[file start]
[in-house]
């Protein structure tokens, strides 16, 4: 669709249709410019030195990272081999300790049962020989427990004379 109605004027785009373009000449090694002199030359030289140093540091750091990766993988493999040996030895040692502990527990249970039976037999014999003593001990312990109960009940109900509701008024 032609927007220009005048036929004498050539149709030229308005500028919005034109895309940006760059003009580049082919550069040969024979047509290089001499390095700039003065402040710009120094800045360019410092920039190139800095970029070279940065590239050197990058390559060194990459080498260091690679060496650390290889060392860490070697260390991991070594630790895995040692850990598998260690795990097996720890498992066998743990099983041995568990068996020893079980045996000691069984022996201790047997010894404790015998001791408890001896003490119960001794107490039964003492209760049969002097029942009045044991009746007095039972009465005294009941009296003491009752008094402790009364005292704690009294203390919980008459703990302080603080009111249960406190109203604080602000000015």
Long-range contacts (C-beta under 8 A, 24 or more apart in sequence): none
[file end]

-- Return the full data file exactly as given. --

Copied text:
[in-house]
């Protein structure tokens, strides 16, 4: 669709249709410019030195990272081999300790049962020989427990004379 109605004027785009373009000449090694002199030359030289140093540091750091990766993988493999040996030895040692502990527990249970039976037999014999003593001990312990109960009940109900509701008024 032609927007220009005048036929004498050539149709030229308005500028919005034109895309940006760059003009580049082919550069040969024979047509290089001499390095700039003065402040710009120094800045360019410092920039190139800095970029070279940065590239050197990058390559060194990459080498260091690679060496650390290889060392860490070697260390991991070594630790895995040692850990598998260690795990097996720890498992066998743990099983041995568990068996020893079980045996000691069984022996201790047997010894404790015998001791408890001896003490119960001794107490039964003492209760049969002097029942009045044991009746007095039972009465005294009941009296003491009752008094402790009364005292704690009294203390919980008459703990302080603080009111249960406190109203604080602000000015």
Long-range contacts (C-beta under 8 A, 24 or more apart in sequence): none